He acknowledged that he was supposed to have returned to Kiel by 10 September but said that he had informed his head of department about the security threats he had faced.

Gianluca Grimalda with residents in Papua New Guinea. He says his promise to locals about cutting his carbon footprint has given him resolve (Gianluca Grimalda)

“We were held hostage for some hours under machete threat. All of my belongings were confiscated,” he said.

“I now learned that I should have also informed the personnel office, I was not aware of that. Apparently for the Kiel Institute that was a major infringement of my contractual obligations. But I really had no idea, I thought that informing my immediate supervisor was enough.”

Dr Grimalda said that he was given an informal warning and threatened with dismissal by Kiel in 2022 over civil disobedience actions he took part in with Scientist Rebellion, an activist organization.

In an email to The Independent last week, Guido Warlimont, head of communications at the Kiel Institute, wrote: “We remain committed to our policy of not publicly discussing or commenting on personal legal matters. This is also for the protection of our employees.

“In general, the Institute encourages and supports its staff to travel climate-friendly. We are committed to do without air travel in Germany and in other EU countries as far as we can. We pay to Atmosfair to offset emissions through climate protection projects.”

Mr Warlimont added that Dr Grimalda planned his trip to Papua with Kiel’s support, and that the institute had supported a “slow travel” trip that he made previously.

Flying is one of the most emissions-intensive pursuits an individual can do. A person’s carbon footprint increases by ticket class — and rockets with private jet travel.

Domestic and international aviation is responsible for about 10 per cent of transport sector emissions. Roughly 1 per cent of the global population is responsible for more than half of these, the UN says.

Dr Gianluca Grimalda crossing a stream with a local resident to reach a village in Papua New Guinea (Gianluca Grimalda)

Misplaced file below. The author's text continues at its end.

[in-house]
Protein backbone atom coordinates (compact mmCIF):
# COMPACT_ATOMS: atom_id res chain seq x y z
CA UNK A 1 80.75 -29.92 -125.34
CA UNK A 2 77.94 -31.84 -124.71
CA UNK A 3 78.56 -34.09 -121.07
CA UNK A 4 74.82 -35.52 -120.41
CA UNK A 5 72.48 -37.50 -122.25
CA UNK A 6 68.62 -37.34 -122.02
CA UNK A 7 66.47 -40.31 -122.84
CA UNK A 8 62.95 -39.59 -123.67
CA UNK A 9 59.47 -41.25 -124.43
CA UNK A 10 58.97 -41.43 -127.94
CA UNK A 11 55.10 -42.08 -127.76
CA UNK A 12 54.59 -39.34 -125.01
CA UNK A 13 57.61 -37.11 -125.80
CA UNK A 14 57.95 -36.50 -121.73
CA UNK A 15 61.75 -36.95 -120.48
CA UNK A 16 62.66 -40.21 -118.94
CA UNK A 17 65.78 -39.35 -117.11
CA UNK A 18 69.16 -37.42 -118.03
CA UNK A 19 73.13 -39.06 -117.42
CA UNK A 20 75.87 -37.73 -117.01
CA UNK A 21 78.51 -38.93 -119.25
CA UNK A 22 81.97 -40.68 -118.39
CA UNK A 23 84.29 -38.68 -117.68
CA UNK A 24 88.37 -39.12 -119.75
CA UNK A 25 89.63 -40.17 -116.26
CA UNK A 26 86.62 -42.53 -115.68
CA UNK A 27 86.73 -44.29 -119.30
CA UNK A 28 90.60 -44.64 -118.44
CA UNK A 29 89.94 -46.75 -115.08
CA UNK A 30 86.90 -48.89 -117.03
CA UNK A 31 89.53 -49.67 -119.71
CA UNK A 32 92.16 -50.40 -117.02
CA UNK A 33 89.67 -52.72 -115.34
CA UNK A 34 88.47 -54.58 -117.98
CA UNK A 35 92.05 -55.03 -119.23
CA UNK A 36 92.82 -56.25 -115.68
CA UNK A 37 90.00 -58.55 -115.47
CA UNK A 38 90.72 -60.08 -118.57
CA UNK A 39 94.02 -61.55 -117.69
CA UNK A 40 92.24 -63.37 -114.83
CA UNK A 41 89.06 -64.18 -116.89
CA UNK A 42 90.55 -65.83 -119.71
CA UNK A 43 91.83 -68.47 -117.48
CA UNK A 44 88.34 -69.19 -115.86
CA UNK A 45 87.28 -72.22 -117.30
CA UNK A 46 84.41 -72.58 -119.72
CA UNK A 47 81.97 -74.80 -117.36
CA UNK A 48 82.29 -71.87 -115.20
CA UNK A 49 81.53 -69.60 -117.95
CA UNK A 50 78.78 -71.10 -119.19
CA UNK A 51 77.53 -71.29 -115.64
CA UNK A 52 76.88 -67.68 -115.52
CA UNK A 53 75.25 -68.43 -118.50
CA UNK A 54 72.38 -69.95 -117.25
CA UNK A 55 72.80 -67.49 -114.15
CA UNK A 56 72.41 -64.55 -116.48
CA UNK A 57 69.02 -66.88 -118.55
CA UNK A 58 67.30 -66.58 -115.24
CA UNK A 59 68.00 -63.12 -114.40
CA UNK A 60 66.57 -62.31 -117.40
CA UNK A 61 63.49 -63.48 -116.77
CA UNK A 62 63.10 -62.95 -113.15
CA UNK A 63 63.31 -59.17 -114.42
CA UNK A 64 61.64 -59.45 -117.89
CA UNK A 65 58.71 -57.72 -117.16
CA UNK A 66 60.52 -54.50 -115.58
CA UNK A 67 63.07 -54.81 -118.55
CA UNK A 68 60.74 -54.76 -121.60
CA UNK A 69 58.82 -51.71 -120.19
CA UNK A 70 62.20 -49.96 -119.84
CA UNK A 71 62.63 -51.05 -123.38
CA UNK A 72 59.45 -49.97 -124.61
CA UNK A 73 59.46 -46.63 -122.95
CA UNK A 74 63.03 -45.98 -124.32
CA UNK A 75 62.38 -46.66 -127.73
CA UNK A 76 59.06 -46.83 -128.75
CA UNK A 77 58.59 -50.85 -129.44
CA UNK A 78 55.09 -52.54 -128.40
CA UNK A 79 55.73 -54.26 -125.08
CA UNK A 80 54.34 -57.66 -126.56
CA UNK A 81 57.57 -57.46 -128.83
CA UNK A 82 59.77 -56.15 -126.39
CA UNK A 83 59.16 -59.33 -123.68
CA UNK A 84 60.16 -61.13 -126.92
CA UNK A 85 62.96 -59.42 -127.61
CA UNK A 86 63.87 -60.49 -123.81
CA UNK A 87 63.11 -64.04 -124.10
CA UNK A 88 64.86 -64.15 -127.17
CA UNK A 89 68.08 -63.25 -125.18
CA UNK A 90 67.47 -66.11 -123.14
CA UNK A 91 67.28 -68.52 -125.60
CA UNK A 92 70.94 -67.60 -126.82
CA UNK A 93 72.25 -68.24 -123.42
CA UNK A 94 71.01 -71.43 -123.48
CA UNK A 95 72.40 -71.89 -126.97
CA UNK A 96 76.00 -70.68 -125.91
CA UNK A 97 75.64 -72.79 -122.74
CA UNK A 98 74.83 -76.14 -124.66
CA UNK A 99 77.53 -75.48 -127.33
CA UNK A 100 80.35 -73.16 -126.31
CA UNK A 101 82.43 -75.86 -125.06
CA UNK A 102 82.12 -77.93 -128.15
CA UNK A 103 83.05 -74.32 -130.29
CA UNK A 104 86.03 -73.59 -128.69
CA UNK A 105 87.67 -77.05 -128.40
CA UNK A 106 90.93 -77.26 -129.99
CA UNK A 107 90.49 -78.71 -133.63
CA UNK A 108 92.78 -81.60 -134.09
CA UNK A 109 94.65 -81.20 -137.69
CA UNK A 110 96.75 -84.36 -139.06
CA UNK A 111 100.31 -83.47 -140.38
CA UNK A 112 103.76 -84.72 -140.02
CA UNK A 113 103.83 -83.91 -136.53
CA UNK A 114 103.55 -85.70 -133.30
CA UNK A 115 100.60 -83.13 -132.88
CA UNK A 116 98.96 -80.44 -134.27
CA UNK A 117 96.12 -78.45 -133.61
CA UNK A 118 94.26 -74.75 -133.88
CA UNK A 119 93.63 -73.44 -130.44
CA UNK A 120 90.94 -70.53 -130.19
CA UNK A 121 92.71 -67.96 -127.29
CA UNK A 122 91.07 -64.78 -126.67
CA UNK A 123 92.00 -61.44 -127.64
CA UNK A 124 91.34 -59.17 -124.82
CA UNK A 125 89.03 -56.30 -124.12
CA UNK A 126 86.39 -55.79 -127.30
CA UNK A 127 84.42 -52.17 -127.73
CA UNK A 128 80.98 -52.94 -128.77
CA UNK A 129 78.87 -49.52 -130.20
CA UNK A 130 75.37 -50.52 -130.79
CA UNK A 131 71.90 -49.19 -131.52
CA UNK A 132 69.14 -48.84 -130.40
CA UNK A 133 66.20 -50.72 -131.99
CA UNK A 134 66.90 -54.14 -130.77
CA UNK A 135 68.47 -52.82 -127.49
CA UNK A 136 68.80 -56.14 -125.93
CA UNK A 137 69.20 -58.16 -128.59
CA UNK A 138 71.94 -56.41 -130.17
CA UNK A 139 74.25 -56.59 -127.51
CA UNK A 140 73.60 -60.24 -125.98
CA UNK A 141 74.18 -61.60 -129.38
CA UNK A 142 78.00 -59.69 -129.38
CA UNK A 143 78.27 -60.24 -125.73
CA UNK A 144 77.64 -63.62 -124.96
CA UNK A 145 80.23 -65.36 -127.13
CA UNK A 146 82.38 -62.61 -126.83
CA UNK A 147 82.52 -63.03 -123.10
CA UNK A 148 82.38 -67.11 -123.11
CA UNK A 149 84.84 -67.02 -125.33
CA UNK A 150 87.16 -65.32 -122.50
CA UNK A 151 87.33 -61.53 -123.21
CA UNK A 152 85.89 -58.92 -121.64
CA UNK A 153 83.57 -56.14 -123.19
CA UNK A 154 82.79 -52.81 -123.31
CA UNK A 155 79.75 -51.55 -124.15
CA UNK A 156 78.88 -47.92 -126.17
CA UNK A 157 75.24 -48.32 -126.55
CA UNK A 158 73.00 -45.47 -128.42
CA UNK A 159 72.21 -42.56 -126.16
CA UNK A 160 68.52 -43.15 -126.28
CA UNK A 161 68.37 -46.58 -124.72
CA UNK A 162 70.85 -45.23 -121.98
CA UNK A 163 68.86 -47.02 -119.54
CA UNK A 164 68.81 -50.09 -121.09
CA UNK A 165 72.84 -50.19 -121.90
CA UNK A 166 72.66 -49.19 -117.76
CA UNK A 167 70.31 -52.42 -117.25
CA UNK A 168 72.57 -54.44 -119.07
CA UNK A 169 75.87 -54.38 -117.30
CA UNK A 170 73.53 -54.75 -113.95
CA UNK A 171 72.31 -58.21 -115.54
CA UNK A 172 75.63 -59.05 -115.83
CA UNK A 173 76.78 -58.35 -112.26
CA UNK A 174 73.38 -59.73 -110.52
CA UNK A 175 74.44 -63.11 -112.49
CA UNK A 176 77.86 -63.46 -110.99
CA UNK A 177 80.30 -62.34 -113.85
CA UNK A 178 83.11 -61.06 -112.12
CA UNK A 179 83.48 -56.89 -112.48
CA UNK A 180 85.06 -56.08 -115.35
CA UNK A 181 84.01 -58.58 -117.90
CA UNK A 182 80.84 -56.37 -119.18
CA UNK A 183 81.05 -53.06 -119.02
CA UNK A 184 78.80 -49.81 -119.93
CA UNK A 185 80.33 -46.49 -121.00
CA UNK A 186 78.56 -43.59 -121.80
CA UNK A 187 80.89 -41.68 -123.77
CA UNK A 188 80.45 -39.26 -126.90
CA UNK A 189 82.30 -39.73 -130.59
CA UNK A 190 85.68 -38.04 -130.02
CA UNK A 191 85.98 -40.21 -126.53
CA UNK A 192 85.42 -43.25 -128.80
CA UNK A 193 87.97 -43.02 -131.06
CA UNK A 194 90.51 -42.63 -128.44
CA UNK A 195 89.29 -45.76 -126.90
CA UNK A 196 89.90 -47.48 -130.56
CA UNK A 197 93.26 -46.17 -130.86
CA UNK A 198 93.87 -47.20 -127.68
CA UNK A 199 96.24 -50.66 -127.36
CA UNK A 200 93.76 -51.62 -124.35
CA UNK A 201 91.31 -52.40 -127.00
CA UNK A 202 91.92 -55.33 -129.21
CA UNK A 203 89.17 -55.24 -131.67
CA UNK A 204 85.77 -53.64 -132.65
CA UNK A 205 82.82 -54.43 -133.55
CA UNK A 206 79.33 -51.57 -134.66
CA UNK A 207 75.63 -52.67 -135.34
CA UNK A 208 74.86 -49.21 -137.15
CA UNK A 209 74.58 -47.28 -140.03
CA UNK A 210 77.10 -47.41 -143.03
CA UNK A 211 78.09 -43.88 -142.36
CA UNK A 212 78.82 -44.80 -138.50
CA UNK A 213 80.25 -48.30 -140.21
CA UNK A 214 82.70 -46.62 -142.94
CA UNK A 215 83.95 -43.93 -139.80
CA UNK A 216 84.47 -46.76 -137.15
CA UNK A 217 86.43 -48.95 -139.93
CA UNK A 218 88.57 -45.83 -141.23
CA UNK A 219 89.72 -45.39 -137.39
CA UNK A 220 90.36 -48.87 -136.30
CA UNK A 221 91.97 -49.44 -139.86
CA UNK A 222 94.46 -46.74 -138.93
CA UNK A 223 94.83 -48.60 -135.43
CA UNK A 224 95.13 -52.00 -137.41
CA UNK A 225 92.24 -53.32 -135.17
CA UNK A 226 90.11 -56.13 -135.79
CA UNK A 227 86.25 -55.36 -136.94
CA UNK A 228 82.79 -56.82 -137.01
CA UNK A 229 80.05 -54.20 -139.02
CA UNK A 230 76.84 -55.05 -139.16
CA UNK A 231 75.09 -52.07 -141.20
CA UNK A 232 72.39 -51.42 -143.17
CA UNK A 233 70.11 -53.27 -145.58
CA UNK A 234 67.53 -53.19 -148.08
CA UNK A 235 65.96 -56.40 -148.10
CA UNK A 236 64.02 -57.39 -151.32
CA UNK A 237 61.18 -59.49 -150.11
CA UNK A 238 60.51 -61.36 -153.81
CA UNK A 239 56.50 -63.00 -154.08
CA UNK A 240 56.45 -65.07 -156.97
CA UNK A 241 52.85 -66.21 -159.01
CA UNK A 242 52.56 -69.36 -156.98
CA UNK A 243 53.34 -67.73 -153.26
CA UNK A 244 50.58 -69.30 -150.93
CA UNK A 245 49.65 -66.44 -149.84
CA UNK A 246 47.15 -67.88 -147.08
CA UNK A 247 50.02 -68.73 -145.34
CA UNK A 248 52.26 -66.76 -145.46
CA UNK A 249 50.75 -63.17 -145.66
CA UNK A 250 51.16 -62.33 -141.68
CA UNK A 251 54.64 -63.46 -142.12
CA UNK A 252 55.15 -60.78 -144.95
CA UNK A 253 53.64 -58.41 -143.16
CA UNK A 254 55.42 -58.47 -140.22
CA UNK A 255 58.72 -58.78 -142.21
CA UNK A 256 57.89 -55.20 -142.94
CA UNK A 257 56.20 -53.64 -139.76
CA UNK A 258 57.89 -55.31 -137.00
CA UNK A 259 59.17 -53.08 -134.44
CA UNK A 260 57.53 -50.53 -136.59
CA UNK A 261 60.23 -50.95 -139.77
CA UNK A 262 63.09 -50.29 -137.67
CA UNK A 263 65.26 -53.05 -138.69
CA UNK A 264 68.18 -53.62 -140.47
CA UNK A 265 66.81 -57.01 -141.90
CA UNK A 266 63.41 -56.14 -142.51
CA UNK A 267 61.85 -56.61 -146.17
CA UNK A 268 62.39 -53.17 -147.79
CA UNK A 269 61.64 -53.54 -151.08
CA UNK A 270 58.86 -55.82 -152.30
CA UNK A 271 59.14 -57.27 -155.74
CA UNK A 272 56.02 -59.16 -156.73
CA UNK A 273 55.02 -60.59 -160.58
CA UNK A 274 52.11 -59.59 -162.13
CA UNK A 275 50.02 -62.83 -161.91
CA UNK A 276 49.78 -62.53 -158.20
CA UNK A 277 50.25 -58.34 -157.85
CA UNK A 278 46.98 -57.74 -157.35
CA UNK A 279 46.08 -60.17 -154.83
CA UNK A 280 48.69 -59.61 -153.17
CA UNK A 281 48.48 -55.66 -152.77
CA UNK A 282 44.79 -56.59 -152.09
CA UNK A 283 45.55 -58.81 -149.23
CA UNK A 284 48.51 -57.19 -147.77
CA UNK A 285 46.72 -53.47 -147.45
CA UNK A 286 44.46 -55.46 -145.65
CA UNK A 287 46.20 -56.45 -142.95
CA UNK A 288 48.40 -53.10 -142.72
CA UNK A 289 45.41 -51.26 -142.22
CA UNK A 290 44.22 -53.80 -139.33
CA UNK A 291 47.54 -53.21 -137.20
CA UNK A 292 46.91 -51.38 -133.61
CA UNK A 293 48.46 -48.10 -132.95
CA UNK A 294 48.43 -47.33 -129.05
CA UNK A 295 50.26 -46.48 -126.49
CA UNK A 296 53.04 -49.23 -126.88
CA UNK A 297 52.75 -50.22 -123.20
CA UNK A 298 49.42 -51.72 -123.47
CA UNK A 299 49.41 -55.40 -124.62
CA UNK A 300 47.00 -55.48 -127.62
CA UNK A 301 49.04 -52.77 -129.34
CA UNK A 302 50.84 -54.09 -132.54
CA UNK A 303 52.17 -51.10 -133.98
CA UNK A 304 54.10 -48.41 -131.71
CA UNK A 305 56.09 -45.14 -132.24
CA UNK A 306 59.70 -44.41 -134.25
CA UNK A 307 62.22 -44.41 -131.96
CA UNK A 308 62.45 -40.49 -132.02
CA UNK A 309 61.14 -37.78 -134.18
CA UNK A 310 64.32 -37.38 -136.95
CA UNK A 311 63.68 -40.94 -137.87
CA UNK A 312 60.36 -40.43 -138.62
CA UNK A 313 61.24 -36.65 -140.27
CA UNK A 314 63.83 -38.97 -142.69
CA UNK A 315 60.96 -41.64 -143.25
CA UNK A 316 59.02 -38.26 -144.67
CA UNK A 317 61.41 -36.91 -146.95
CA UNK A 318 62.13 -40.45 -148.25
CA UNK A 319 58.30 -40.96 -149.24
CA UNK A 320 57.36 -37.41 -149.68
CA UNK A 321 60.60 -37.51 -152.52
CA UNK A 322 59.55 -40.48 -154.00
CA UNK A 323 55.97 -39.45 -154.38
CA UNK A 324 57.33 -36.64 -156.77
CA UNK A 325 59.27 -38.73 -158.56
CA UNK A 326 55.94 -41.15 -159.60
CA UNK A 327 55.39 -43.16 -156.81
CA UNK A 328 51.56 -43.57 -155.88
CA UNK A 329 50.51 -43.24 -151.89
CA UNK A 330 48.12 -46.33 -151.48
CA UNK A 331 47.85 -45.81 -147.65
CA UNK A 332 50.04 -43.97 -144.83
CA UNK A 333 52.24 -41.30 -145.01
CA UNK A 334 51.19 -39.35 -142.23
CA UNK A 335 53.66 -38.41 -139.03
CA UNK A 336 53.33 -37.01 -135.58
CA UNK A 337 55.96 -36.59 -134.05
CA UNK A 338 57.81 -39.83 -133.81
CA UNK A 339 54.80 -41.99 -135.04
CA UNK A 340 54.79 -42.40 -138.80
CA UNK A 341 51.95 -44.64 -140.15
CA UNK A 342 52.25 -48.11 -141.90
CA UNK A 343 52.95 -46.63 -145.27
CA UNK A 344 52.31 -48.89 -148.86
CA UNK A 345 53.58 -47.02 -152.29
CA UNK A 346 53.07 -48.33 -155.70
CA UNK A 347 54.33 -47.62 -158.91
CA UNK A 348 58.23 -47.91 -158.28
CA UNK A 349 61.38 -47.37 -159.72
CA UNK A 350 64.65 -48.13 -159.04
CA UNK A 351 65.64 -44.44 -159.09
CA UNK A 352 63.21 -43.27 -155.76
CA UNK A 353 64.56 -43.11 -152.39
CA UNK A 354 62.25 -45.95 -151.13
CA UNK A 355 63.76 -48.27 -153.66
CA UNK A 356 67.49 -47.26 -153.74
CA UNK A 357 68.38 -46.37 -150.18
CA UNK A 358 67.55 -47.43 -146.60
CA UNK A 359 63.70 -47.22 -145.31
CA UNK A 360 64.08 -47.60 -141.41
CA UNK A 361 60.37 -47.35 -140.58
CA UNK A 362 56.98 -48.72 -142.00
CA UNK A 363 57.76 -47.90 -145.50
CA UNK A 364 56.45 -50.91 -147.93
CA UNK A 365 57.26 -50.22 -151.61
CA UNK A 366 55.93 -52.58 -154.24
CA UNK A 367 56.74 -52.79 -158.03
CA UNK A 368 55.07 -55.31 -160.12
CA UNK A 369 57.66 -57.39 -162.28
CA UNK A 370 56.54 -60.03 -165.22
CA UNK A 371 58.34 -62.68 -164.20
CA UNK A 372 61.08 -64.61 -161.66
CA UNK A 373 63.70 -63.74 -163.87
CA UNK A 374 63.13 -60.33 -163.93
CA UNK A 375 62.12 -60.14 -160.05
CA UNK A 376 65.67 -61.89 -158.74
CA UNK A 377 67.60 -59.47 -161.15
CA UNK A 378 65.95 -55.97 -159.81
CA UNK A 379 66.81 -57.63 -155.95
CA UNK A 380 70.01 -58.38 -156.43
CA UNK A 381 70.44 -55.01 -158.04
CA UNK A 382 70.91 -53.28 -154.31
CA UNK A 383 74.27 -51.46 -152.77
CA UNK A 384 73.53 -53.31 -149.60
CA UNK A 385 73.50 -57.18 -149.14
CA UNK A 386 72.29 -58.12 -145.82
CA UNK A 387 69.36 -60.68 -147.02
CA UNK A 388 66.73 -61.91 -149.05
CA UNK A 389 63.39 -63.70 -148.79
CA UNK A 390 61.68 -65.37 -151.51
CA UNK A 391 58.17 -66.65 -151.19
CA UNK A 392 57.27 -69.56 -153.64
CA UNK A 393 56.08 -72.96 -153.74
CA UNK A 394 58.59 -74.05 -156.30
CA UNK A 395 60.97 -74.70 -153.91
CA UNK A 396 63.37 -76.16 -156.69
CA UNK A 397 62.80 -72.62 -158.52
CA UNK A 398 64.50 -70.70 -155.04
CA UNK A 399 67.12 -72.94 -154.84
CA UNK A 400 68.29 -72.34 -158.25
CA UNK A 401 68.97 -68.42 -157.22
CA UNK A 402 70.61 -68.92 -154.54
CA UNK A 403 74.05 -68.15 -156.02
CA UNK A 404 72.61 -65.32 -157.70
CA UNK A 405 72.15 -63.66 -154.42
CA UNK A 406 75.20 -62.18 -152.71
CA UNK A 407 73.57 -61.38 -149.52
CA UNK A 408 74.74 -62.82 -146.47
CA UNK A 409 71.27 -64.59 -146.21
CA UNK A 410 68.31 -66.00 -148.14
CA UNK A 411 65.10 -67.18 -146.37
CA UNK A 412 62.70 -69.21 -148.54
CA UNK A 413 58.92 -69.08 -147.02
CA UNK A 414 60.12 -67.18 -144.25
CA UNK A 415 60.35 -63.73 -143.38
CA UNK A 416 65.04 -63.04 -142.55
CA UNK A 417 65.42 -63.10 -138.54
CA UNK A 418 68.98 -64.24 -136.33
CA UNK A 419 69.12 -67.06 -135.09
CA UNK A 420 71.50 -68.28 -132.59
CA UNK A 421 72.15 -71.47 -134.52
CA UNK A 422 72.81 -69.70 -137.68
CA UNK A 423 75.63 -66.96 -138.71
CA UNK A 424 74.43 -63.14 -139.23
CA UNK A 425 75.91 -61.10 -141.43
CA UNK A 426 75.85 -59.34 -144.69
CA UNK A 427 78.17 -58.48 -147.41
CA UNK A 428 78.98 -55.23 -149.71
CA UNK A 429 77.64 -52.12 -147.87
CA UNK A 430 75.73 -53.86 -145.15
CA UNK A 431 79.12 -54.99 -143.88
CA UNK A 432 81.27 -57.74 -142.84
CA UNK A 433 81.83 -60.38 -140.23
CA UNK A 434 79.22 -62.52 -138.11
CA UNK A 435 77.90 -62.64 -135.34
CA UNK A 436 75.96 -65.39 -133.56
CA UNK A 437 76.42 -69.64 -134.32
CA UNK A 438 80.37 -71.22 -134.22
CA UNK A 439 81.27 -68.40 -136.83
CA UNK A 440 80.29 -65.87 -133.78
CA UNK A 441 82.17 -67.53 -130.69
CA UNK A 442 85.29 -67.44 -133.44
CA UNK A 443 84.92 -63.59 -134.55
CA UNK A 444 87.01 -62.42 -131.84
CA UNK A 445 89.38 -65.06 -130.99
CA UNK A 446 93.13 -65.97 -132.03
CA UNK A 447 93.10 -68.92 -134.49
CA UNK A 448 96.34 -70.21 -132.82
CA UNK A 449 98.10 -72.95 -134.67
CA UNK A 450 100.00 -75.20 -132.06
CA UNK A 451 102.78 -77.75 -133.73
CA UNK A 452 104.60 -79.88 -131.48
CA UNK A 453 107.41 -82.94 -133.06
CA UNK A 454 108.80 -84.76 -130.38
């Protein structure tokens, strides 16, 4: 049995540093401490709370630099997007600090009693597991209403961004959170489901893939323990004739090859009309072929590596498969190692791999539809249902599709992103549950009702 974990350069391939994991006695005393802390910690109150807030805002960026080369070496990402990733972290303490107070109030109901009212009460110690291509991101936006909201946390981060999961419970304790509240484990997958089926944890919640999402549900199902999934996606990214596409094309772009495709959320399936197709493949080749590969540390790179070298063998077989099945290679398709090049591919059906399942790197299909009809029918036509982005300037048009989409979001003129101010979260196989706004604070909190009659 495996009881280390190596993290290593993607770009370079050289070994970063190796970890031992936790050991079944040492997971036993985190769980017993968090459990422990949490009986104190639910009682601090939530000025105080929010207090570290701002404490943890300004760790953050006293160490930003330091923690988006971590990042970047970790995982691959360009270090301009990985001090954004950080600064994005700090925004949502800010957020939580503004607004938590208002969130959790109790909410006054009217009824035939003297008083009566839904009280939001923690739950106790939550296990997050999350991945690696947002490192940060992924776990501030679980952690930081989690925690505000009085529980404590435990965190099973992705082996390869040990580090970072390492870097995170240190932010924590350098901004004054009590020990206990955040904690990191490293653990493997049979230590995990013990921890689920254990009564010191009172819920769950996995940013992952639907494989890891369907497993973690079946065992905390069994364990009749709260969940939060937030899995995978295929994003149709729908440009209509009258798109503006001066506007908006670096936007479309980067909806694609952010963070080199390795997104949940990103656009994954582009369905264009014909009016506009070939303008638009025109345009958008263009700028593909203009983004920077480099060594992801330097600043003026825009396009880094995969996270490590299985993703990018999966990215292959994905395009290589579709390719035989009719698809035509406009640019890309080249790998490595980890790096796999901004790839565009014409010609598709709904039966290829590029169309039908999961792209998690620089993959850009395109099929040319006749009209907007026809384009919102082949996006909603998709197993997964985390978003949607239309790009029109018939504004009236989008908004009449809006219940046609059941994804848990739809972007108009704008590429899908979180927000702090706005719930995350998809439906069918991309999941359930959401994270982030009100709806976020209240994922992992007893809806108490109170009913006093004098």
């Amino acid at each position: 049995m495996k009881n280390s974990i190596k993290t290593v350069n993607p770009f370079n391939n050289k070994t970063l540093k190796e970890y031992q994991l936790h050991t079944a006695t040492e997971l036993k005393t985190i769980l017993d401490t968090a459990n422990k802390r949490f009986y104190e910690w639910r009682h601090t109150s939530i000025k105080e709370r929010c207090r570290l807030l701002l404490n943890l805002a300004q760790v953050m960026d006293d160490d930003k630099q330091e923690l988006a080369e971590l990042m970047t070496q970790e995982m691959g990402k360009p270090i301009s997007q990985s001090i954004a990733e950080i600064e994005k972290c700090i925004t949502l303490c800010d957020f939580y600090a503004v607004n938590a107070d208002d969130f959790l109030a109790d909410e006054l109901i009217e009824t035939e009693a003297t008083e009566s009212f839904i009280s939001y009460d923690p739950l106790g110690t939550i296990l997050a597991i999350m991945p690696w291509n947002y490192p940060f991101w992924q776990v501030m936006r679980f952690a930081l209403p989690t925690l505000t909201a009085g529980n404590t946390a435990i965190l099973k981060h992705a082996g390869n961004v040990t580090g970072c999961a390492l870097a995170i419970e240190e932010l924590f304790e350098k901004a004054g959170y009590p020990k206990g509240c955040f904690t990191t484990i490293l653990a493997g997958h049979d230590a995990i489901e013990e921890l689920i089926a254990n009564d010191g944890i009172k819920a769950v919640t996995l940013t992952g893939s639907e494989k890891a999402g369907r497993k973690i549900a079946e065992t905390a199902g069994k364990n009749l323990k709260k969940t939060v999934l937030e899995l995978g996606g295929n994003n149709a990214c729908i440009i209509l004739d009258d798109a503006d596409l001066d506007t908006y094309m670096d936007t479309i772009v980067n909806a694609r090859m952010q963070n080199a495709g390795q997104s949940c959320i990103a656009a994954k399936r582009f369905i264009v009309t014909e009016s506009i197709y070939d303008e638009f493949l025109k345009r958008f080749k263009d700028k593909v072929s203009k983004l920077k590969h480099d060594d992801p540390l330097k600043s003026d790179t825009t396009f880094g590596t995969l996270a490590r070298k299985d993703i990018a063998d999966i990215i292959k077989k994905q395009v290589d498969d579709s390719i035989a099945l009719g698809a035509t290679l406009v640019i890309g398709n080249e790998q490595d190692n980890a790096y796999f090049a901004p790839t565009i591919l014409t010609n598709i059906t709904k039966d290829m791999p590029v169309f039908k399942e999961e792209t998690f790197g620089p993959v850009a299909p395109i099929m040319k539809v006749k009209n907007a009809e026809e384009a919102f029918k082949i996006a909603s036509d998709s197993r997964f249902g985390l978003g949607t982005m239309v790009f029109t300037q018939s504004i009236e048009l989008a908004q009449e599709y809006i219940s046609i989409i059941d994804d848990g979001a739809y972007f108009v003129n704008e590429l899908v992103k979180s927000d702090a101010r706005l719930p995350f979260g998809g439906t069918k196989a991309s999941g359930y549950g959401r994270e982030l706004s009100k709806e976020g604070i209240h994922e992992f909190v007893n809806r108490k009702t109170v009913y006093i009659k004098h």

Flying is expected to boom in the coming decades as more countries grow their middle classes. Carbon emissions from the airline industry grew by 75 per cent from 1990 to 2012, according to the David Suzuki Foundation. “If left unchecked, they could consume quarter of the available carbon budget for limiting temperature rise to 1.5C,” the research group said.

Dr Grimalda said that his resolve had been strengthened by what he witnessed in Papua New Guinea, one of the world’s most vulnerable countries to the climate crisis.

The country is experiencing sea-level rise and more frequent storm surge, forcing coastal communities to relocate. In mountain villages, drought is causing food shortages.

“I’m going to stick to this promise I made to all these people who are so exposed to climate change without having any responsibility,” he told The Independent.

“Sea level rise is not because of their emissions. People from the US are the ones with the highest carbon footprint in the world, but also Europeans. I don’t want to fail these people one more time, even if this means losing my job.”

Dr Grimalda said that, by his calculations, even his slow travel plans are equivalent to the average Papuan’s emissions in one year.

“My estimation is the average person from Bougainville emits 400 kg carbon dioxide in one year,” he said. “To give you a sense of proportion, the average person in the world emits four tons of carbon dioxide in one year [and] the average US citizen emits 20 tonnes.”

The Italian academic’s story has resonated through the realms of academia and beyond. His saga, which he has shared on X, formerly Twitter, has received hundreds of comments and mounting media attention. Fellow academics have written to the Kiel Institute in protest on his behalf.

“We need more people like [Gianluca Grimalda],” wrote PhD student Tuulia Reponen. “You are my hero.”

Some 70 per cent of carbon emissions come from just 100 companies worldwide, according to the UN Intergovernmental Panel on Climate Change. Mr Grimalda acknowledges that he would be a “fool” to think his individual actions could alter the course of the climate crisis.

“But I thought that this was the right occasion to really sound the alarm bell, to tell as many people as possible that we really need to change completely our lifestyle,” he said.